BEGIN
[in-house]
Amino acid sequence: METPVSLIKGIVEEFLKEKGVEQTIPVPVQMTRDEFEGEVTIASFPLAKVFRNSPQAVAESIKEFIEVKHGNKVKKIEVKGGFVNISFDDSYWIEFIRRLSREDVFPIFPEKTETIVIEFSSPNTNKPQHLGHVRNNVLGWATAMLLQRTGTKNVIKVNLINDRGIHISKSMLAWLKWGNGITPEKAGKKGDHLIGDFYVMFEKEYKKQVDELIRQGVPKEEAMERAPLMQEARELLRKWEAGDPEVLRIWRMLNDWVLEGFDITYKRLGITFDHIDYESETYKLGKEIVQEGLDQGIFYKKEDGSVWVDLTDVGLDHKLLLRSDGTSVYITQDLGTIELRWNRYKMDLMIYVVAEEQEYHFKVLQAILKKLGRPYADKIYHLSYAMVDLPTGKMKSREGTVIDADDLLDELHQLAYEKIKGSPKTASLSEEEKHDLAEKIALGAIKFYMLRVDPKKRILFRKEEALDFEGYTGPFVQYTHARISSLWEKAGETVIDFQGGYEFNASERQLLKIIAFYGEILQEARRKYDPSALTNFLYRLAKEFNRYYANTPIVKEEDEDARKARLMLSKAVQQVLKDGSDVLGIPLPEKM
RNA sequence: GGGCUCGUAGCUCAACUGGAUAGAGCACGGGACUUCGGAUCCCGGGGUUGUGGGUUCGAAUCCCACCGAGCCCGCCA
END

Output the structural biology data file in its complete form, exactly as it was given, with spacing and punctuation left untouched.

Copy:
[in-house]
Amino acid sequence: METPVSLIKGIVEEFLKEKGVEQTIPVPVQMTRDEFEGEVTIASFPLAKVFRNSPQAVAESIKEFIEVKHGNKVKKIEVKGGFVNISFDDSYWIEFIRRLSREDVFPIFPEKTETIVIEFSSPNTNKPQHLGHVRNNVLGWATAMLLQRTGTKNVIKVNLINDRGIHISKSMLAWLKWGNGITPEKAGKKGDHLIGDFYVMFEKEYKKQVDELIRQGVPKEEAMERAPLMQEARELLRKWEAGDPEVLRIWRMLNDWVLEGFDITYKRLGITFDHIDYESETYKLGKEIVQEGLDQGIFYKKEDGSVWVDLTDVGLDHKLLLRSDGTSVYITQDLGTIELRWNRYKMDLMIYVVAEEQEYHFKVLQAILKKLGRPYADKIYHLSYAMVDLPTGKMKSREGTVIDADDLLDELHQLAYEKIKGSPKTASLSEEEKHDLAEKIALGAIKFYMLRVDPKKRILFRKEEALDFEGYTGPFVQYTHARISSLWEKAGETVIDFQGGYEFNASERQLLKIIAFYGEILQEARRKYDPSALTNFLYRLAKEFNRYYANTPIVKEEDEDARKARLMLSKAVQQVLKDGSDVLGIPLPEKM
RNA sequence: GGGCUCGUAGCUCAACUGGAUAGAGCACGGGACUUCGGAUCCCGGGGUUGUGGGUUCGAAUCCCACCGAGCCCGCCA